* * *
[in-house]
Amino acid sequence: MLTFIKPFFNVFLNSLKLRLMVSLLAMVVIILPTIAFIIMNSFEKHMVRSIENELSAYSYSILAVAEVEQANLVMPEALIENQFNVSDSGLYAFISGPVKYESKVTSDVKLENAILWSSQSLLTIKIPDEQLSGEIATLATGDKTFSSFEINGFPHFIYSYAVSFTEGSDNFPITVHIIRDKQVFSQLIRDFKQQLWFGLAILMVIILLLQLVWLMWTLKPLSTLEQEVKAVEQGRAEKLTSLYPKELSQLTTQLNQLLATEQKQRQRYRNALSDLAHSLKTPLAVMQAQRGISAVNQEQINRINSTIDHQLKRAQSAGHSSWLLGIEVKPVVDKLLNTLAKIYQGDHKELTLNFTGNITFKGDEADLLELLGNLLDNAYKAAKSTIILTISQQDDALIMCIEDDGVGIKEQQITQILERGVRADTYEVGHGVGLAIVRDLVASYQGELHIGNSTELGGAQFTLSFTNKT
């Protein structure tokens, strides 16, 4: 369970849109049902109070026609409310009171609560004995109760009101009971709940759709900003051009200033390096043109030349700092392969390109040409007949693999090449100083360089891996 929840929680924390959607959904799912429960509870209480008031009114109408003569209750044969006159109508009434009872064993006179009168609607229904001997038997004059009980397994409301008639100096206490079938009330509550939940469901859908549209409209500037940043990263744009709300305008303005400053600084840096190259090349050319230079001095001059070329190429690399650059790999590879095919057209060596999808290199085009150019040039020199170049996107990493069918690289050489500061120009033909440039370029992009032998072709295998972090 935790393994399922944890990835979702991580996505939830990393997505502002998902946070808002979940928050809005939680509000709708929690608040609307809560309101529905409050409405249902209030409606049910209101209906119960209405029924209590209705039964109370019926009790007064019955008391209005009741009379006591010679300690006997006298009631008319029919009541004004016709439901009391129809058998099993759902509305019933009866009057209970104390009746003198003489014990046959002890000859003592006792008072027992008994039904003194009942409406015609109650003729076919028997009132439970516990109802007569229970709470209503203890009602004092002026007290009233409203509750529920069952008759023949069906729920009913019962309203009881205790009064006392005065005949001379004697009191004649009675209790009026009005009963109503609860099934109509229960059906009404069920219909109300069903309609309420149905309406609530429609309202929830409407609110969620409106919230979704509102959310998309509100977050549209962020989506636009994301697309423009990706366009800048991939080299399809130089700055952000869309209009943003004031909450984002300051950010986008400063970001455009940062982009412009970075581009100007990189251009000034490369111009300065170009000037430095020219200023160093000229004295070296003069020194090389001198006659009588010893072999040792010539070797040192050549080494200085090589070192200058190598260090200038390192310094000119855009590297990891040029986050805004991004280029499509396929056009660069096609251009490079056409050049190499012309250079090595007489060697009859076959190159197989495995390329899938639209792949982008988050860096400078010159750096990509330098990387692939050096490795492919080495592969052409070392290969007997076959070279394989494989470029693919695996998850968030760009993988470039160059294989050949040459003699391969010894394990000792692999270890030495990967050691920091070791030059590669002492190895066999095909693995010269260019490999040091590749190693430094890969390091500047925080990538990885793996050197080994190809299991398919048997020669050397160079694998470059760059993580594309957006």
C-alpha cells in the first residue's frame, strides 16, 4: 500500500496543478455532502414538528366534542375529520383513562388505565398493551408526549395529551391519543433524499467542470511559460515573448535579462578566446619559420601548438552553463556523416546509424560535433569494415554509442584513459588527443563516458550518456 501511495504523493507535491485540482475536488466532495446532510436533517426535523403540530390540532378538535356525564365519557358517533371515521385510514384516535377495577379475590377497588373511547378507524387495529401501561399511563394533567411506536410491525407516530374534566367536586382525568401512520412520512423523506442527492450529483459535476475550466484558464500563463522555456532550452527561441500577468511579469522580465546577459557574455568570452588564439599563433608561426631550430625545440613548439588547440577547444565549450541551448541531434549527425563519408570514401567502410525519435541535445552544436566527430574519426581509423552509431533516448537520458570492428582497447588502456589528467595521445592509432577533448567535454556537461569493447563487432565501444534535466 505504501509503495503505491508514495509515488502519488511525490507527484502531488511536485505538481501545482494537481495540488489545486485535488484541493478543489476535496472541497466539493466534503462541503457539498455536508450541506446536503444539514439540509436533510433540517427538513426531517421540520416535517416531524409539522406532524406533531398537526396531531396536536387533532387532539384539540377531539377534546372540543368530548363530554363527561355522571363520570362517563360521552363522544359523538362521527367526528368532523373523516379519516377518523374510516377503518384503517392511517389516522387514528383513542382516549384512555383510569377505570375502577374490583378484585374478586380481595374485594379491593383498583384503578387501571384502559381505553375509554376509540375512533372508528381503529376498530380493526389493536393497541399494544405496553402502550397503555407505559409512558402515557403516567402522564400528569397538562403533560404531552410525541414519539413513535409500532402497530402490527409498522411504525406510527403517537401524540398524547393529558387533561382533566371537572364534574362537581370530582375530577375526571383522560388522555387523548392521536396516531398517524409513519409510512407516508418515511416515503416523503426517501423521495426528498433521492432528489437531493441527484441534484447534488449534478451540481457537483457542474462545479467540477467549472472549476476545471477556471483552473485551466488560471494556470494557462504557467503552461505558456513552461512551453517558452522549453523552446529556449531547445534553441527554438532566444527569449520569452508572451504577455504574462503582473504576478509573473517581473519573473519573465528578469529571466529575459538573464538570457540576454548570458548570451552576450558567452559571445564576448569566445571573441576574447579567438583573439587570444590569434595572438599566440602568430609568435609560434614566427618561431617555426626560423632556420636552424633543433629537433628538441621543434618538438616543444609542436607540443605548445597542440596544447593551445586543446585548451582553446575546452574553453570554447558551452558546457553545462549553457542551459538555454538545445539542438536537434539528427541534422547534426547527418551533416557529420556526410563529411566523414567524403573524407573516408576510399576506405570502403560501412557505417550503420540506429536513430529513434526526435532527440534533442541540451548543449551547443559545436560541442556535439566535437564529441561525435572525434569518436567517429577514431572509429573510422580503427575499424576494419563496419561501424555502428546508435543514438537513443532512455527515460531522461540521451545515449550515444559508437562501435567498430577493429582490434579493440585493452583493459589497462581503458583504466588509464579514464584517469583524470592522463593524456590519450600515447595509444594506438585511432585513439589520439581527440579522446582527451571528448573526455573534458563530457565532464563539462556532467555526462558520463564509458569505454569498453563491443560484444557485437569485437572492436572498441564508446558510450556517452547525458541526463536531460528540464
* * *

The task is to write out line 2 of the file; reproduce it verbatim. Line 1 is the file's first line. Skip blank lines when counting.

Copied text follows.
Amino acid sequence: MLTFIKPFFNVFLNSLKLRLMVSLLAMVVIILPTIAFIIMNSFEKHMVRSIENELSAYSYSILAVAEVEQANLVMPEALIENQFNVSDSGLYAFISGPVKYESKVTSDVKLENAILWSSQSLLTIKIPDEQLSGEIATLATGDKTFSSFEINGFPHFIYSYAVSFTEGSDNFPITVHIIRDKQVFSQLIRDFKQQLWFGLAILMVIILLLQLVWLMWTLKPLSTLEQEVKAVEQGRAEKLTSLYPKELSQLTTQLNQLLATEQKQRQRYRNALSDLAHSLKTPLAVMQAQRGISAVNQEQINRINSTIDHQLKRAQSAGHSSWLLGIEVKPVVDKLLNTLAKIYQGDHKELTLNFTGNITFKGDEADLLELLGNLLDNAYKAAKSTIILTISQQDDALIMCIEDDGVGIKEQQITQILERGVRADTYEVGHGVGLAIVRDLVASYQGELHIGNSTELGGAQFTLSFTNKT